Posterior ankle impingement syndrome in football players: Case series of 26 elite athletes.

The objective of this study was to describe a clinical treatment algorithm for posterior ankle impingement (PAI) syndrome in professional football players. A case series of 26 elite professional football players diagnosed and treated for posterior ankle impingement syndrome were included for the study. All of the athletes received conservative treatment with physical therapy modalities initially. If the first line medical treatment and rehabilitation was ineffective to alleviate the symptoms, ultrasound-guided corticosteroid injection was proposed and thereafter the patients underwent posterior ankle arthroscopy if the complaints are still unresolved. The pain scores (AOFAS, VAS), and time to return to play were the main outcome measures.

The complaints of 18 (69.2%) players were subsided with non-surgical treatment whereas three of acute cases and five of the chronic cases did not respond to medical treatment and arthroscopic surgery was performed for eight athletes. Eighteen players returned to training for a mean time of 36.3 days (24-42 days) after conservative treatment. The patients who underwent arthroscopic surgery returned to training for a mean time of 49.8 days (42-56 days) after the surgery. All athletes returned to their previous level of competition after treatment without any complications or recurrence in a mean follow-up 36.5 months (19-77 months).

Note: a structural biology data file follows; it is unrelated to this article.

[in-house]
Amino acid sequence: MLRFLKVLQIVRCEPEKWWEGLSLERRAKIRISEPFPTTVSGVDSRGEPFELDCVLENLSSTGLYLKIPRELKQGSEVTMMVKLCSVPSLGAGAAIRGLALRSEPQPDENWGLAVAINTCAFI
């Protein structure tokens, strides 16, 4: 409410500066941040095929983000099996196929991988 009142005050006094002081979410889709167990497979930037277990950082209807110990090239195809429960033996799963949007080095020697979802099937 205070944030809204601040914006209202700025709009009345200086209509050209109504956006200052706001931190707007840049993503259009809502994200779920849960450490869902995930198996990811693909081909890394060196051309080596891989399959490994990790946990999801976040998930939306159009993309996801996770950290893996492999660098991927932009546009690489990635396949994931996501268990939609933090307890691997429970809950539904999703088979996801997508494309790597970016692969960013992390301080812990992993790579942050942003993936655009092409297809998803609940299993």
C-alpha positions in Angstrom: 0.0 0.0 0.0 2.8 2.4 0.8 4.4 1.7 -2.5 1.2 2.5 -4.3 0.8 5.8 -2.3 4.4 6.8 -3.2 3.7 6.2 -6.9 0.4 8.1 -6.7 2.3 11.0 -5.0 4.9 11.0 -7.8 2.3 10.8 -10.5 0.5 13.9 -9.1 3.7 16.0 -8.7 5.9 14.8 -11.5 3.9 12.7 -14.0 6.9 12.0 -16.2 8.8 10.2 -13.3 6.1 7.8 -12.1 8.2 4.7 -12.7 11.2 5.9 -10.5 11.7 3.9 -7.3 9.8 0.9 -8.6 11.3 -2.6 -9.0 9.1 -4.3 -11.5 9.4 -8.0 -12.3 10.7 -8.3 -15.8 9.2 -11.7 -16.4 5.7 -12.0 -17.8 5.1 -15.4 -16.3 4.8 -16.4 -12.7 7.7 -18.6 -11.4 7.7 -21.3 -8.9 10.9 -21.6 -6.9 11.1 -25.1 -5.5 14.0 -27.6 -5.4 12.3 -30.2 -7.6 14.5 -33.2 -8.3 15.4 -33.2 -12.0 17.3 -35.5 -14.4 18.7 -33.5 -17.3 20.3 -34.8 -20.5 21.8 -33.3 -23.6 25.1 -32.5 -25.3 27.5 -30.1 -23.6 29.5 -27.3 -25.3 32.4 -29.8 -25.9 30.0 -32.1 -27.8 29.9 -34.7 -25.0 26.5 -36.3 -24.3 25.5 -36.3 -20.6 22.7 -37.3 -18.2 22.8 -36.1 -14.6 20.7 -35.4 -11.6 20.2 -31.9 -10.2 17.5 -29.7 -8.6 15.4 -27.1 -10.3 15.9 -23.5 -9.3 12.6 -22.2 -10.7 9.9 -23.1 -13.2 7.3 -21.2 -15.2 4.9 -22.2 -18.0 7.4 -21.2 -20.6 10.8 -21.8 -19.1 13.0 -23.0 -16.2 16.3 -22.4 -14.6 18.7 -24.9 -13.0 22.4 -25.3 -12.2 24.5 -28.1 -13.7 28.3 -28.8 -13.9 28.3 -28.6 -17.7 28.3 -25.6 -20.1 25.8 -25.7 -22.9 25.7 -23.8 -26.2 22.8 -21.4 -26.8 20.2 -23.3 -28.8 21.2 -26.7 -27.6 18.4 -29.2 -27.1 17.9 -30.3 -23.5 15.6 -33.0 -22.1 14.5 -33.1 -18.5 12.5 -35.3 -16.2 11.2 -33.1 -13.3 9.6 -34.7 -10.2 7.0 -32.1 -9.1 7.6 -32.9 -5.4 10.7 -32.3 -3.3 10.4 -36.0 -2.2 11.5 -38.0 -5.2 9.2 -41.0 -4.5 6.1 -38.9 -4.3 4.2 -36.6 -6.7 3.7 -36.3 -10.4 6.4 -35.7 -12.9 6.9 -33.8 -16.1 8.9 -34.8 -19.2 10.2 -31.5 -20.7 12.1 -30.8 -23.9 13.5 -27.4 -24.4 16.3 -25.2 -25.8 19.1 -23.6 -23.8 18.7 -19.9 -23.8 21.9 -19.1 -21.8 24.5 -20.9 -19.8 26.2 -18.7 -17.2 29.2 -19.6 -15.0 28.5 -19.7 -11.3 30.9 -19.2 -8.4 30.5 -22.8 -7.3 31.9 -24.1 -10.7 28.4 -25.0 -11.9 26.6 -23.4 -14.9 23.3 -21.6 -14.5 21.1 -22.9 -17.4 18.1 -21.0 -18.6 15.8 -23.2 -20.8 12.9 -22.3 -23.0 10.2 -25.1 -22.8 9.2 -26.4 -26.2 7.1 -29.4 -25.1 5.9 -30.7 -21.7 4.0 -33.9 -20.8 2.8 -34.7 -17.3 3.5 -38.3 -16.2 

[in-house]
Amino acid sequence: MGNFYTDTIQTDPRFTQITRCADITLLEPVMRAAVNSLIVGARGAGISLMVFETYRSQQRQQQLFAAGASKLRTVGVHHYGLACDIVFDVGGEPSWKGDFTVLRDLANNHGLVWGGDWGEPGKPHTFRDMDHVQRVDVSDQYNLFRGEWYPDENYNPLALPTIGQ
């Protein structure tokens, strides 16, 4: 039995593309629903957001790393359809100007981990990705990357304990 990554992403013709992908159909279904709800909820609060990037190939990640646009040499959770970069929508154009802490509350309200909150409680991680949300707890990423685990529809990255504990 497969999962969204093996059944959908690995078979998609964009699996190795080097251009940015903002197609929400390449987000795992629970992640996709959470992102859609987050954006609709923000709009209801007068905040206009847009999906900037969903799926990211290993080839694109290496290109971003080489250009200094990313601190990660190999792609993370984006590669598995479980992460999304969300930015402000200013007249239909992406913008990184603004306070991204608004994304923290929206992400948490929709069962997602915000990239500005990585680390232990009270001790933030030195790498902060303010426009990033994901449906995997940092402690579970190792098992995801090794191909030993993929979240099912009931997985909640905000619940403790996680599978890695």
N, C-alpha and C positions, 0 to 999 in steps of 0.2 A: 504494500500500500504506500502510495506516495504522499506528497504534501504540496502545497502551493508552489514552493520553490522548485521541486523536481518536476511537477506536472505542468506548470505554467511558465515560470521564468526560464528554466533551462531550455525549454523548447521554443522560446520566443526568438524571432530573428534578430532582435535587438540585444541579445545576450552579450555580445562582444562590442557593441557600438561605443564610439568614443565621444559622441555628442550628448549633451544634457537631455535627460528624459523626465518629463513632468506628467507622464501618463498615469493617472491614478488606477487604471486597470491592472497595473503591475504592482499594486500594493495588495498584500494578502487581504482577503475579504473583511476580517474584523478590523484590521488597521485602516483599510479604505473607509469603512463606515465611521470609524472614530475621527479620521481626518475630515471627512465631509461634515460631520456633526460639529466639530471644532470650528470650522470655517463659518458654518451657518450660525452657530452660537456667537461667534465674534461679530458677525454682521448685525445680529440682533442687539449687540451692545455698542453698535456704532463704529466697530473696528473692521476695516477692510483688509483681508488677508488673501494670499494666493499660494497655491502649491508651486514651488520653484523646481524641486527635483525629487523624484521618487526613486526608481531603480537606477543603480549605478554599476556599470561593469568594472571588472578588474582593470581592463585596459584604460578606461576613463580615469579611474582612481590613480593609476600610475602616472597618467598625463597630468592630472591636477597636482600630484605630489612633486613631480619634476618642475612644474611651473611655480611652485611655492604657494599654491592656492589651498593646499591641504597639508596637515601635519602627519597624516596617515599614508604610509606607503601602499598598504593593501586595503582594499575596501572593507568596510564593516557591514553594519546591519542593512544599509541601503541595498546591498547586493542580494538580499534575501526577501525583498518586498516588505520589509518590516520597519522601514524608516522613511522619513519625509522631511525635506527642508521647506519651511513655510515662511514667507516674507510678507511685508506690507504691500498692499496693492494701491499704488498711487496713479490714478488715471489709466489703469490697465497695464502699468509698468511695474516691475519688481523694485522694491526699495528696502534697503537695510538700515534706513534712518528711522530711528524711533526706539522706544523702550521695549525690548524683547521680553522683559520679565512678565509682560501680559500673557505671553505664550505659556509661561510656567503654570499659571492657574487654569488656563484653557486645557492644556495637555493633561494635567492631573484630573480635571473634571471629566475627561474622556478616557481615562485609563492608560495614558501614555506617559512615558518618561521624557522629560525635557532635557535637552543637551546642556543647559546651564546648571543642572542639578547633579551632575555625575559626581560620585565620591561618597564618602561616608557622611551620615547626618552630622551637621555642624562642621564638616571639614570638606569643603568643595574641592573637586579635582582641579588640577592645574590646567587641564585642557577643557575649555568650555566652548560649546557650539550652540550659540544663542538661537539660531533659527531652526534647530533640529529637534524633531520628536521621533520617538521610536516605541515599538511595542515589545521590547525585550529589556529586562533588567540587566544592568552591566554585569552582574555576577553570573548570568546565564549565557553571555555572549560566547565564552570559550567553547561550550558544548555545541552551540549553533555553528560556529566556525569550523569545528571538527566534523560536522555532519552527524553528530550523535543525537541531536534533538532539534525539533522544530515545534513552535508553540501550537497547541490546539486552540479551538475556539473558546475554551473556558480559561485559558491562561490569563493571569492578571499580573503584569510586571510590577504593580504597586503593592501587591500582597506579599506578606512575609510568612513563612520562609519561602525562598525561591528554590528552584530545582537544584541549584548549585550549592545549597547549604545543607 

Non-surgical treatment modalities were effective in 2/3 of posterior ankle impingement syndrome in elite football players. On the other hand, posterior ankle arthroscopy is safe and effective treatment option for posterior ankle impingement syndrome if the conservative treatment fails.

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